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So, mate-core depends on mate-desktop-environment-core which in turn depends on mate-terminal. A depend cannot be broken easily. Nor apt-get nor aptitude supports a --without or --exclude option and "holding" the packages won't help: $ echo "mate-terminal hold" | sudo dpkg --set-selections $ sudo apt-get install mate-core [...] Some packages could not be ...


Quoted from https://wiki.ubuntu.com/LTS LTS is an abbreviation for “Long Term Support”. We produce a new Ubuntu Desktop and Ubuntu Server release every six months [diagram below]. That means you'll always have the latest and greatest applications that the open source world has to offer. Ubuntu is designed with security in mind. You get free ...


You have two options Change the dependencies and use the latest libgcrypt libgcrypt20 does not exist without reason. Install libgcrypt11 and use an old version of libgcrypt Change the dependencies First, remove the previous installation of Springseed: sudo apt-get remove springseed Download the latest Springseed version here, eg: cd wget ...


The final release of Ubuntu 15.04 no longer keeps the package libgcrypt11, rather libgcrypt20 as you have come across by the Synaptic Package Manager. All you have to do is to download the package from here and then install it prior to Springseed. You may earn additional knowledge from this source pointing out similar problems with other apps besides ...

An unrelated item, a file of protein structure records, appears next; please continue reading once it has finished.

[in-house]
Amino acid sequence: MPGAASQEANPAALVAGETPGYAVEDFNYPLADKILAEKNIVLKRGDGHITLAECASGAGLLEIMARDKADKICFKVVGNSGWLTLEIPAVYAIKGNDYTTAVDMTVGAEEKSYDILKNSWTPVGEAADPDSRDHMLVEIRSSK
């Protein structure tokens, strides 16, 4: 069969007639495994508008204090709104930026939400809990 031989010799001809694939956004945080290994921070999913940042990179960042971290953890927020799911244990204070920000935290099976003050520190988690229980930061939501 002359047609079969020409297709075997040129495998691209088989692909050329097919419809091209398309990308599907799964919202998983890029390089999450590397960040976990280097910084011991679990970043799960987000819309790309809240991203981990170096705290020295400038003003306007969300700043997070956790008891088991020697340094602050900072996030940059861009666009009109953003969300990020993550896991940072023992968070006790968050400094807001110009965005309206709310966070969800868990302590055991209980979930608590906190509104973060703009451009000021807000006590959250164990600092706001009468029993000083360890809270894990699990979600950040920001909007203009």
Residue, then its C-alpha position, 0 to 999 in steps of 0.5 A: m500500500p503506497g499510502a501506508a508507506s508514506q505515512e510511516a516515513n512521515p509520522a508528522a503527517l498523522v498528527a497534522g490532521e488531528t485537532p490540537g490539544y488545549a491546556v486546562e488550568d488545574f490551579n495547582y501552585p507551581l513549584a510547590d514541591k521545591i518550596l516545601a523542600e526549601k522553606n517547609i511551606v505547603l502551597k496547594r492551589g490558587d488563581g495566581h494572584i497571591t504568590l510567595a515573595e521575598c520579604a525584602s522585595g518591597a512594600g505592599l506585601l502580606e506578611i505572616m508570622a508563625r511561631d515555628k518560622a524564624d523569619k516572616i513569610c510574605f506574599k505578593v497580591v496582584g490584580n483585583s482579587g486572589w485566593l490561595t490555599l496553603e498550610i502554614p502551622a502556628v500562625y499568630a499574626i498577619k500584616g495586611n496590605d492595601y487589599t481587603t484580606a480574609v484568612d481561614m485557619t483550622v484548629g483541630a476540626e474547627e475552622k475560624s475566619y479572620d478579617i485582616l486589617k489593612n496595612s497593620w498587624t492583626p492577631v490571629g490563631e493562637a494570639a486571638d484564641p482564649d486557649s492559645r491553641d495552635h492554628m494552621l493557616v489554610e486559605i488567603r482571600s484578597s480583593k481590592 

If you use aptitude or a graphical package manager (Synaptic, etc.), then you can unselect which packages should be installed as long as it doesn't cause a dependency issue. In the case of aptitude, before installing a package (in the graphical view), it will show you why a dependent package is being installed. In my case, I use KDE, and so don't have any ...


Another method Download main package which depend on the other. Extract the package, remove the unwanted dependencies, repack it. Now open the new package with gdebi package installer. It will install new dependencies for you.


For what it's worth, I fought this issue for a while before I landed on this as a solution: sudo apt-get install steam -y This took care of all of the nasty package issues. Steam started right up.


According to Ubuntu Community Help Wiki, try running: sudo apt-get -f install From the help page, This command does the same thing as Edit->Fix Broken Packages in Synaptic. Do this if you get complaints about packages with "unmet dependencies". Then if you still experience problems, run sudo apt-get check and report back.


Indeed there is no specific answer. The answer would bw related to each package unique. The master guidlune to your choice is what you care about. Installing from Ubuntu main repositories ensure you security, stability but with some versions, since to ensure the policies put by ubuntu packaging system would take some time. So as a guidline, don't add third ...

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